Adult-onset Still's disease (AOSD), a systemic inflammatory disorder, is often considered a part of the spectrum of the better-known systemic-onset juvenile idiopathic arthritis, with later age onset. The diagnosis is primarily clinical and necessitates the exclusion of a wide range of mimicking disorders. AOSD is a heterogeneous entity, usually presenting with high fever, arthralgia, skin rash, lymphadenopathy, and hepatosplenomegaly accompanied by systemic manifestations. The diagnosis is clinical and empirical, where patients are required to meet inclusion and exclusion criteria with negative immunoserological results. There are no clear-cut diagnostic radiological or laboratory signs. Complications of AOSD include transient pulmonary hypertension, macrophage activation syndrome, diffuse alveolar hemorrhage, thrombotic thrombocytopenic purpura and amyloidosis. Common laboratory abnormalities include neutrophilic leukocytosis, abnormal liver function tests, and elevated acute-phase reactants (ESR, CRP, ferritin). Treatment consists of anti-inflammatory medications. Non-steroidal anti-inflammatory drugs have limited efficacy, and corticosteroid therapy and disease-modifying anti-rheumatic drugs are usually required. Recent advances have revealed a pivotal role of proinflammatory cytokines such as tumor necrosis factor-α (TNF-α), interleukin (IL)-1, IL-6, IL-8, and IL-18 in disease pathogenesis, giving rise to the development of novel targeted therapies aiming at optimal disease control. The review aims to summarize recent advances in pathophysiology and potential therapeutic strategies in AOSD.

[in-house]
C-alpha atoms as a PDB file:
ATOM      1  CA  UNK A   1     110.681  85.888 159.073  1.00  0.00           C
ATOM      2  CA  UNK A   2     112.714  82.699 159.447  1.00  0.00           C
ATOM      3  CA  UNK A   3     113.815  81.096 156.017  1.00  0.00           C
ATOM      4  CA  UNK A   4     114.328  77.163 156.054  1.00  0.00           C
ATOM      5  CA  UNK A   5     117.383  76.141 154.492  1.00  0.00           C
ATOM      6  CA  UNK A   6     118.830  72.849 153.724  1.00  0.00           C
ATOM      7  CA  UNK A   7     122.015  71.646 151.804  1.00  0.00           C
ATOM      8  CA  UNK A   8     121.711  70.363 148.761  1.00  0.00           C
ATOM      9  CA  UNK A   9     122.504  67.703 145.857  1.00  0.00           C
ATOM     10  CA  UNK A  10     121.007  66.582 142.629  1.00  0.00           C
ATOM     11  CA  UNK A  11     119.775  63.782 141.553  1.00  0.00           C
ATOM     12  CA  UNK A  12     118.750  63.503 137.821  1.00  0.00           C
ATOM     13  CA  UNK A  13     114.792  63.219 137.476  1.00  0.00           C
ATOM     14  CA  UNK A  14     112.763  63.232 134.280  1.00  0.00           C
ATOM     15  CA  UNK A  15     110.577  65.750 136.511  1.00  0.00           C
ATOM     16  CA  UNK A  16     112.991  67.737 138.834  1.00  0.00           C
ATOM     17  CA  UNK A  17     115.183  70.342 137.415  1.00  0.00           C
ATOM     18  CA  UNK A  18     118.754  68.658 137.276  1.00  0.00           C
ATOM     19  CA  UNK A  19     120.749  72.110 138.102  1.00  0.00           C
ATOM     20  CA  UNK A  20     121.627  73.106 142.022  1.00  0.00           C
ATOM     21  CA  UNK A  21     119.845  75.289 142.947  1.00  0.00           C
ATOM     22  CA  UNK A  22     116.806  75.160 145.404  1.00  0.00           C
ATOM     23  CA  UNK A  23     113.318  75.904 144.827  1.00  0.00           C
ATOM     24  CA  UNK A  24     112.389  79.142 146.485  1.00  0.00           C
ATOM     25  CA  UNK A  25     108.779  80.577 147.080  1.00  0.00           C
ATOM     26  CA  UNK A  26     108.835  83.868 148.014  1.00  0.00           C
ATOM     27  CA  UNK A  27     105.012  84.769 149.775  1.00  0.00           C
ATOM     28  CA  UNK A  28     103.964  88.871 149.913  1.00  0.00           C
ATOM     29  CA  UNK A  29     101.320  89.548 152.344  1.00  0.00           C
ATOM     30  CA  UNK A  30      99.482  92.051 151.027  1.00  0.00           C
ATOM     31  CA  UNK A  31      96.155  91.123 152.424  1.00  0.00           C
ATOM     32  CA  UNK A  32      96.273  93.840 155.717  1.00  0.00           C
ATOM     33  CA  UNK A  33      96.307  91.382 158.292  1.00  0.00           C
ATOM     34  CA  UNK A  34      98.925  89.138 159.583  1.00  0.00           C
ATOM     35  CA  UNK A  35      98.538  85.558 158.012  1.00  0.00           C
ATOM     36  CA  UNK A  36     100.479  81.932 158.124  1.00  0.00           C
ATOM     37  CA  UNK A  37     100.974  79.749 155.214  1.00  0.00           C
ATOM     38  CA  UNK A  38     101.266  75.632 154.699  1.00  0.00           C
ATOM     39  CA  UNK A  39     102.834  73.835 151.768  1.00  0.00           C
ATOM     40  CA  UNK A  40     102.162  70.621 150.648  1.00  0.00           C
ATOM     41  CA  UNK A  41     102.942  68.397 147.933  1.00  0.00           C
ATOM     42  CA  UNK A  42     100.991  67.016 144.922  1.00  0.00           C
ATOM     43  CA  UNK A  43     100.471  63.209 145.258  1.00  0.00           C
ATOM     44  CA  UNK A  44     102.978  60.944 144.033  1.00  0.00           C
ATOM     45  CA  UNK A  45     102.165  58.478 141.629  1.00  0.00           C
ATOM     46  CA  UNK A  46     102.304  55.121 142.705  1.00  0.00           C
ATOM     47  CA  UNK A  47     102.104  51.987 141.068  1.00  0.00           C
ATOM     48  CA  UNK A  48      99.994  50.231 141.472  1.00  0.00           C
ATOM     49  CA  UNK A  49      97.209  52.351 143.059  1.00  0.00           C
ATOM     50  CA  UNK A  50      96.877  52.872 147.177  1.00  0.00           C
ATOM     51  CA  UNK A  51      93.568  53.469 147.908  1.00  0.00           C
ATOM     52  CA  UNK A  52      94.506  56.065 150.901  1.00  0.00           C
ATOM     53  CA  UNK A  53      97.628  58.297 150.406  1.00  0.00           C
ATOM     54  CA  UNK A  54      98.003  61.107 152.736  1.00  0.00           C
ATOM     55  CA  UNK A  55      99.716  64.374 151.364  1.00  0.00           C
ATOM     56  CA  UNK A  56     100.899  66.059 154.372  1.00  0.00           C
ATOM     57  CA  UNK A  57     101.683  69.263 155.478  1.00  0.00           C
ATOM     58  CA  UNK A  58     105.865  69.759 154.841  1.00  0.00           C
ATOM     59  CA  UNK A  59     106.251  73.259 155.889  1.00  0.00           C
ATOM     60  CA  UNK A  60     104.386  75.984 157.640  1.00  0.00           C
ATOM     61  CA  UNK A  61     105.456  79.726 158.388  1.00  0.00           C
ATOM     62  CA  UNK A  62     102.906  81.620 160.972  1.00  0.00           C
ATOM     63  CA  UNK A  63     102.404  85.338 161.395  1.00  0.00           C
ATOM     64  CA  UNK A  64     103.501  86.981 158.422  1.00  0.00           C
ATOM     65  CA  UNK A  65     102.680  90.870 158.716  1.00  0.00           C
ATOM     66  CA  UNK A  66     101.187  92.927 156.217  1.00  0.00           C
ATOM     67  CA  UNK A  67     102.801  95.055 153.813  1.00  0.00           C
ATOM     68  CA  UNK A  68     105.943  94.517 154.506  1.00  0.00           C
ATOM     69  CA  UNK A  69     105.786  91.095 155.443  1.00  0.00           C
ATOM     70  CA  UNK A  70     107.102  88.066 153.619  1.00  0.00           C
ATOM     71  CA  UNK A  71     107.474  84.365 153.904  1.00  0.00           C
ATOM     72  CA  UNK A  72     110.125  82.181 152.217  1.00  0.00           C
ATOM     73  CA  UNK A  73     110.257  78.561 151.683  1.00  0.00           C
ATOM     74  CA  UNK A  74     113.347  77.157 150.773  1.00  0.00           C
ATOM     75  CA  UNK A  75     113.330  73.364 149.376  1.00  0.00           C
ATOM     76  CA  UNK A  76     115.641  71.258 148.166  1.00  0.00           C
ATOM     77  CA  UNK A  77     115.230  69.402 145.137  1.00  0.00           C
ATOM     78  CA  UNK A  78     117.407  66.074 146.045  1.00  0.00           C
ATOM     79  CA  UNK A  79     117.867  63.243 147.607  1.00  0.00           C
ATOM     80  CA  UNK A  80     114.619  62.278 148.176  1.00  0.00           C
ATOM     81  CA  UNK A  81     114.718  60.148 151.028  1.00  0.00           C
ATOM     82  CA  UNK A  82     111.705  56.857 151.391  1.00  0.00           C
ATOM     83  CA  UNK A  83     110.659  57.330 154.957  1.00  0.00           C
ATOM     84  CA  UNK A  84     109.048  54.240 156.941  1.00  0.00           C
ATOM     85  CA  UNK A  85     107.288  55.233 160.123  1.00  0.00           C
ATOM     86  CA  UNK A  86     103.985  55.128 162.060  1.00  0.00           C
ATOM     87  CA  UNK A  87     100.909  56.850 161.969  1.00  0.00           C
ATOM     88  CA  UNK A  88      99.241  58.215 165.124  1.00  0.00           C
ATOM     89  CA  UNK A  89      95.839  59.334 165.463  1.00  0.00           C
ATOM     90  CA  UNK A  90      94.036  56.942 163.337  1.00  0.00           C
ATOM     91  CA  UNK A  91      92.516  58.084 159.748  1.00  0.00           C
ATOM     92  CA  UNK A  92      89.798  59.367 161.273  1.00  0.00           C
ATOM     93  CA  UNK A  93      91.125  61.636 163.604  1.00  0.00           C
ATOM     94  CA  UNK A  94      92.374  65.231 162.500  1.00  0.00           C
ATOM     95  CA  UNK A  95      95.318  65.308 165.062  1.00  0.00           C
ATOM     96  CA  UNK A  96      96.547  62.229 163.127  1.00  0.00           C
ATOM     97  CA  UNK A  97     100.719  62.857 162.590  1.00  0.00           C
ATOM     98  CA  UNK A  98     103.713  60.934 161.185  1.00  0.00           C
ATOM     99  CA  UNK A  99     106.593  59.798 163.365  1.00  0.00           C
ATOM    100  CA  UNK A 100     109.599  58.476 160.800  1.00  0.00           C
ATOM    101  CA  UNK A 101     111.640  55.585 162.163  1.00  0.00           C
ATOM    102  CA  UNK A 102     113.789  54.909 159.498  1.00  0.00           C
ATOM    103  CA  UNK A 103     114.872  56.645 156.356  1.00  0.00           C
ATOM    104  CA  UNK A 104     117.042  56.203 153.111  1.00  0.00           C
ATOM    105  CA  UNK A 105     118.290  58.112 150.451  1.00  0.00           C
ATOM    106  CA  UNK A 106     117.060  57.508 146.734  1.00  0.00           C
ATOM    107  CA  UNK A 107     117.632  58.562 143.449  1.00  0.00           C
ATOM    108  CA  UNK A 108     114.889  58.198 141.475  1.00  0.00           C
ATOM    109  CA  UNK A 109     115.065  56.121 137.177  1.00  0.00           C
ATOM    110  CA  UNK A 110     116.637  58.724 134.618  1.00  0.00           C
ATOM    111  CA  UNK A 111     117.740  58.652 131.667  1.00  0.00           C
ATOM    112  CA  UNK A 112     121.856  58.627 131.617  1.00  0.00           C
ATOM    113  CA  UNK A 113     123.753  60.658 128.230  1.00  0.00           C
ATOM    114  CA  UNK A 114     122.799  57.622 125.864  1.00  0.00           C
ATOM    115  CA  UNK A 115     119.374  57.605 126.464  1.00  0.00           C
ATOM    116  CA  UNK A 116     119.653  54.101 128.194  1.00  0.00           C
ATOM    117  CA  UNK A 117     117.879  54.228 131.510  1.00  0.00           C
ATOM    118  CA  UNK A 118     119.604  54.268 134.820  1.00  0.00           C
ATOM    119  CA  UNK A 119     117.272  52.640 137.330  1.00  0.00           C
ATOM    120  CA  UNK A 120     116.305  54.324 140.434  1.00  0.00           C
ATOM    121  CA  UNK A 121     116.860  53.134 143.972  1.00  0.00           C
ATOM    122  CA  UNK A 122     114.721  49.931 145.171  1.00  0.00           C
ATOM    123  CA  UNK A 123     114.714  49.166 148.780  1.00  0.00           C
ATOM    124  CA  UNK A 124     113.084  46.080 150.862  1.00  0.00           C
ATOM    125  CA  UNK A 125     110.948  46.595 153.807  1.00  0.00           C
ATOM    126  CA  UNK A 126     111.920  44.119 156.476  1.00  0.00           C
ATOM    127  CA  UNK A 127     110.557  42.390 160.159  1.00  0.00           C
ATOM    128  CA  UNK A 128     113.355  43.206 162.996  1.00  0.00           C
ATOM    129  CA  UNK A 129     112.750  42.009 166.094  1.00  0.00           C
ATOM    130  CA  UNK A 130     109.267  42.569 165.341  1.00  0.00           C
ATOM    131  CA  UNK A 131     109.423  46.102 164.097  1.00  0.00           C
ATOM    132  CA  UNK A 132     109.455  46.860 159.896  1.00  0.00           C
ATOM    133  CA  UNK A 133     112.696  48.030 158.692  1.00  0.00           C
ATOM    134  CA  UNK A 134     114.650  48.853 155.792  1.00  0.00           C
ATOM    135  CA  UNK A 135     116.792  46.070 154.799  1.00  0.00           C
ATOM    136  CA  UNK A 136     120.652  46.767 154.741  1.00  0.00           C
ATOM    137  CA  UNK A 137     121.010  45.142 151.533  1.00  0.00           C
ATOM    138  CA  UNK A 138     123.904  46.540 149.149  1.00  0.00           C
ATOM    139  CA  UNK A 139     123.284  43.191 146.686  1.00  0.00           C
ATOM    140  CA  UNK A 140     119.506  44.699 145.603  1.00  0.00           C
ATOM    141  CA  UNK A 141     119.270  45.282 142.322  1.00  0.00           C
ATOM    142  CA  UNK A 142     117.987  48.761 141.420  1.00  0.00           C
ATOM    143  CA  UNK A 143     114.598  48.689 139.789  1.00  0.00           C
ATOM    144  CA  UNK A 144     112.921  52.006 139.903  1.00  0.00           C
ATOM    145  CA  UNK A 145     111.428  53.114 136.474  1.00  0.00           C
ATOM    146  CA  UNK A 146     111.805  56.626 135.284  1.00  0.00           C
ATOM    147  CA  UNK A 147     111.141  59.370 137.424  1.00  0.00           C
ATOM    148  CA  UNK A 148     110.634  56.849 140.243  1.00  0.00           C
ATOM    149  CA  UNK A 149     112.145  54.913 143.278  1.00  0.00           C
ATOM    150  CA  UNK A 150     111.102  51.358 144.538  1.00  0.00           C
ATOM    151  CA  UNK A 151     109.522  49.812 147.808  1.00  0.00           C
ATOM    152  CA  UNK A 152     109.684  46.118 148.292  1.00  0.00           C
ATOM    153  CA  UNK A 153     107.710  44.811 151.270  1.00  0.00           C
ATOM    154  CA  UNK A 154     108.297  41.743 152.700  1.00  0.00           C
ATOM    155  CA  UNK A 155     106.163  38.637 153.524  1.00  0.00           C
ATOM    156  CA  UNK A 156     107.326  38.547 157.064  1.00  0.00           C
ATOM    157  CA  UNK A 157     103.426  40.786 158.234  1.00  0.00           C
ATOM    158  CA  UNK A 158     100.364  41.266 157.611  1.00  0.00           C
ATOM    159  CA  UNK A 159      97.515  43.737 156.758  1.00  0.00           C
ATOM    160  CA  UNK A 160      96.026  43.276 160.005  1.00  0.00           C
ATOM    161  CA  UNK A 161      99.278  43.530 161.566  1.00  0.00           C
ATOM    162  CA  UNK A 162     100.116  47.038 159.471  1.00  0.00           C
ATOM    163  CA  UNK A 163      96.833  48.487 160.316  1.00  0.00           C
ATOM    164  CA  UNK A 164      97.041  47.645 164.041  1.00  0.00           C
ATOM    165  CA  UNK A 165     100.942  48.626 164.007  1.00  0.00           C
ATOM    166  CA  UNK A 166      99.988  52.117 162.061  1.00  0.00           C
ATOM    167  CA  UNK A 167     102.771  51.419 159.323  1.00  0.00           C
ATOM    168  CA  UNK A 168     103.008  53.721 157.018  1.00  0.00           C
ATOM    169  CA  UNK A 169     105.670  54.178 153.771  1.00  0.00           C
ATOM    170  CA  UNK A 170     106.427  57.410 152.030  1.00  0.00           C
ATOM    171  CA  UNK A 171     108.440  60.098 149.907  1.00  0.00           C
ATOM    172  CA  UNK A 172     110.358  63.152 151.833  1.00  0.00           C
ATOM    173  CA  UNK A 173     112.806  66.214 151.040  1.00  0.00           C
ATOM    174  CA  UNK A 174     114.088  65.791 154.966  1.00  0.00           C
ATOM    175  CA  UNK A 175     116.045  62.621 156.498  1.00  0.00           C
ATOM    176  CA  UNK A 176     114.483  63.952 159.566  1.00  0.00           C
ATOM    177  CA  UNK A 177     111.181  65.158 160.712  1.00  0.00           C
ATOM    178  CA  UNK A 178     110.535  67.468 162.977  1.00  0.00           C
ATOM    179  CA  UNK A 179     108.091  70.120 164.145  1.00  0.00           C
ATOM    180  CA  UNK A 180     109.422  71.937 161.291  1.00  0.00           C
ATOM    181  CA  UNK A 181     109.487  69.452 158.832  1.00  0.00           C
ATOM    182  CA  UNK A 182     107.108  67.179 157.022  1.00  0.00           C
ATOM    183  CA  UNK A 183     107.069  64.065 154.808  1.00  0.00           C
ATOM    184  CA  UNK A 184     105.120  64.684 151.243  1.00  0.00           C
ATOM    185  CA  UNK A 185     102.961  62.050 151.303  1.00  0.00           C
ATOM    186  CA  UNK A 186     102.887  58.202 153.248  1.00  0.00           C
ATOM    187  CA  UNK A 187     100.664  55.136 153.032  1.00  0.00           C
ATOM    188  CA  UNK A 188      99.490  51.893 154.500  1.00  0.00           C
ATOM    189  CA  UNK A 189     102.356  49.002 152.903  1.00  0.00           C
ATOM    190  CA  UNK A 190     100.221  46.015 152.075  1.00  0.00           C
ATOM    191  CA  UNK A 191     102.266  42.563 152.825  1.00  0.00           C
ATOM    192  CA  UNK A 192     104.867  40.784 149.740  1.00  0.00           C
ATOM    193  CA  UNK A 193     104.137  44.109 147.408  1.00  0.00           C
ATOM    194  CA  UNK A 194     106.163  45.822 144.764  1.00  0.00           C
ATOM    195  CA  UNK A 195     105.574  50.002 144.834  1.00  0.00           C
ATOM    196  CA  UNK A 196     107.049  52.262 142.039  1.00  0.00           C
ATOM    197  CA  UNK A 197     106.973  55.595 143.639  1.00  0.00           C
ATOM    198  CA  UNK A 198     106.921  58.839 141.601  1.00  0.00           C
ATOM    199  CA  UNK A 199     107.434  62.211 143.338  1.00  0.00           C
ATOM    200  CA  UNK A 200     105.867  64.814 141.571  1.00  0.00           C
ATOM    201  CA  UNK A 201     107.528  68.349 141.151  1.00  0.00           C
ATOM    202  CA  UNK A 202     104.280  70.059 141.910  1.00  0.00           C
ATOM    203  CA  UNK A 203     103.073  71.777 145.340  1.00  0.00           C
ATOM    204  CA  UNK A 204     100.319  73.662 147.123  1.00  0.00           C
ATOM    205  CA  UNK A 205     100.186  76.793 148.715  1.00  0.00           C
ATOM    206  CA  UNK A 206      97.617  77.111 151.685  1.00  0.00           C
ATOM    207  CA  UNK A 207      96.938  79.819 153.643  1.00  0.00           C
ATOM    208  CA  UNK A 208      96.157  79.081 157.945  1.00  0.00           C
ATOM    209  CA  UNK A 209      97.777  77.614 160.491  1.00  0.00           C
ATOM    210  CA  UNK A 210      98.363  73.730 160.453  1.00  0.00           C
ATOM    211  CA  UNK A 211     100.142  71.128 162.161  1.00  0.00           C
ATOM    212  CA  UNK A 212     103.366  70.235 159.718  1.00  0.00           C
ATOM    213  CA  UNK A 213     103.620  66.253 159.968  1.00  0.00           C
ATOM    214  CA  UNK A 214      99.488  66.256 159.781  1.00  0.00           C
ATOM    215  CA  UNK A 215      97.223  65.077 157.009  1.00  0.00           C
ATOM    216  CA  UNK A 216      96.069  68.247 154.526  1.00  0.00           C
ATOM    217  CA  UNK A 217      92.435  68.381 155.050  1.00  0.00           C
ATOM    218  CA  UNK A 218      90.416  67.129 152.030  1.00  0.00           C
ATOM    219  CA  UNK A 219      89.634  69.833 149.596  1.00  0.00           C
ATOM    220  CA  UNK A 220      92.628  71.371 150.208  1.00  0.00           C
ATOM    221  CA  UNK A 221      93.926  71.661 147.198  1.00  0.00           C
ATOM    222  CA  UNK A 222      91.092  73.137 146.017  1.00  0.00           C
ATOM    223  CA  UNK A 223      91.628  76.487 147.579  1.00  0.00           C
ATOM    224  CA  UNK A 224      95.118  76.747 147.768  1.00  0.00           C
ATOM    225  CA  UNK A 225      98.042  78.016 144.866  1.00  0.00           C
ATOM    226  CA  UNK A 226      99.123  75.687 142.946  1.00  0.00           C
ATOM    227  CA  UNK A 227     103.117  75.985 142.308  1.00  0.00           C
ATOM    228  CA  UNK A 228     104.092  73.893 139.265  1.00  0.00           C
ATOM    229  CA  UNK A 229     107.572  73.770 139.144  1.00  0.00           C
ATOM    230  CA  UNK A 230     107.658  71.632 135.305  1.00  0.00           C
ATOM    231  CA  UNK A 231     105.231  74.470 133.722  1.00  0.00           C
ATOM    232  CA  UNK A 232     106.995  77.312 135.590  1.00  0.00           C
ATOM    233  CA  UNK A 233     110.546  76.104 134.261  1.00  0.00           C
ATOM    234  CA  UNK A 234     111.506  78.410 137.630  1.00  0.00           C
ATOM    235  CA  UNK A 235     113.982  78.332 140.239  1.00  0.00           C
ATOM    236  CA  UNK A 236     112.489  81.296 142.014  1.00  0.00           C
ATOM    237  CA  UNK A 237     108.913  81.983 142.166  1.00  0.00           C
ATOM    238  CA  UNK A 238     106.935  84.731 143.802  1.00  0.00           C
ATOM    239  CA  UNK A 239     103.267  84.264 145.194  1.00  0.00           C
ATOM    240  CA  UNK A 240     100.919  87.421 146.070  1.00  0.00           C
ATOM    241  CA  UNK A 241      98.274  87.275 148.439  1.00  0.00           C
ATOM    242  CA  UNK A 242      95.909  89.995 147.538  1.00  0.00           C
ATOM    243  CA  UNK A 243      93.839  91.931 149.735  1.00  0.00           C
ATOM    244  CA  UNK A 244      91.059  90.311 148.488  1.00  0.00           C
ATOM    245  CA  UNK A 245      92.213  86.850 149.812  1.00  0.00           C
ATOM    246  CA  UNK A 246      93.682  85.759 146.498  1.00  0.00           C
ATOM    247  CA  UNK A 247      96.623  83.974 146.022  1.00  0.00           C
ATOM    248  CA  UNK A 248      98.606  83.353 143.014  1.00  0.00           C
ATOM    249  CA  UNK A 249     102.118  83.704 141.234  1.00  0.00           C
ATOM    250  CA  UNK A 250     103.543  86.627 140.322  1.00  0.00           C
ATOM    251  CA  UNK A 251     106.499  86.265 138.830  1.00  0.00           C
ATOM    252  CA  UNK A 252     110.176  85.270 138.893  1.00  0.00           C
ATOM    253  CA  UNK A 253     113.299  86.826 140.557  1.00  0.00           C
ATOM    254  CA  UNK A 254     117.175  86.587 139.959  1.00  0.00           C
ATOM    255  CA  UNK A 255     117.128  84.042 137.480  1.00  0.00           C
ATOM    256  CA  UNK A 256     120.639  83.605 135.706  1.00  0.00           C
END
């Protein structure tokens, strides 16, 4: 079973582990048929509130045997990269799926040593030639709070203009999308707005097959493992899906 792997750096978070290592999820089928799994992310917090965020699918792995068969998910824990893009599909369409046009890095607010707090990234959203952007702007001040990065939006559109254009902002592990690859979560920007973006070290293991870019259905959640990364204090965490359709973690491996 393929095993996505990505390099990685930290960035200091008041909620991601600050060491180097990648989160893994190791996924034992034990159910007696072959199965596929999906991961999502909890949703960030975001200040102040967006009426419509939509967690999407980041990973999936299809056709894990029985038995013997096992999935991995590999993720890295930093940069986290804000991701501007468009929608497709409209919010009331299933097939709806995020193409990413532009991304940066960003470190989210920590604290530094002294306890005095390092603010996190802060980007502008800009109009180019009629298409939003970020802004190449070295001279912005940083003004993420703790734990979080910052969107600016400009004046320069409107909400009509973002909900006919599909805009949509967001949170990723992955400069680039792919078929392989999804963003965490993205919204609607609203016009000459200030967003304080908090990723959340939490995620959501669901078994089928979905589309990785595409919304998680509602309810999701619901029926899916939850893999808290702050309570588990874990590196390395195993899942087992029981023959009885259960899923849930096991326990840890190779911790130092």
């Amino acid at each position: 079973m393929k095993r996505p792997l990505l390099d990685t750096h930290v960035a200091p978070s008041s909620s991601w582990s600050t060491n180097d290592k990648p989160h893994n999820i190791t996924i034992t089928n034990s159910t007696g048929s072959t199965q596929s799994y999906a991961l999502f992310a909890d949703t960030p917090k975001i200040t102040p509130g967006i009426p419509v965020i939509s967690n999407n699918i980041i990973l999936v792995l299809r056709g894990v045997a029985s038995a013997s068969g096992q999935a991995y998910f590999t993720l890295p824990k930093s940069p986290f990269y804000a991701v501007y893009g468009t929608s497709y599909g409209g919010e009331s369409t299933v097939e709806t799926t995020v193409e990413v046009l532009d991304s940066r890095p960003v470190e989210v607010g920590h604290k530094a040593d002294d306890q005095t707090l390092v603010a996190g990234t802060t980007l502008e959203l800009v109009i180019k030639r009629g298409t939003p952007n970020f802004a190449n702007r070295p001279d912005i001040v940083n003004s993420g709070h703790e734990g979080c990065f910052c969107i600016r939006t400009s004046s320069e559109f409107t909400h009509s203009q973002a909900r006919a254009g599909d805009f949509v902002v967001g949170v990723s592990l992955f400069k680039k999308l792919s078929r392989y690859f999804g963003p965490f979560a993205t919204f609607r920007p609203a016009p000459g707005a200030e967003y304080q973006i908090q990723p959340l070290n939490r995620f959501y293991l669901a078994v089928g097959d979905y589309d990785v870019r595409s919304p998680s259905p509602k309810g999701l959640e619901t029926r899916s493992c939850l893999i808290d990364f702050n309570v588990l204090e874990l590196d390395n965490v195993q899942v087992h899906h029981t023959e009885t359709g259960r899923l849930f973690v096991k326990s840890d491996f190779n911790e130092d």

Keywords: Adult-onset Still's disease; FUO (fever of unknown origin); retrospective study.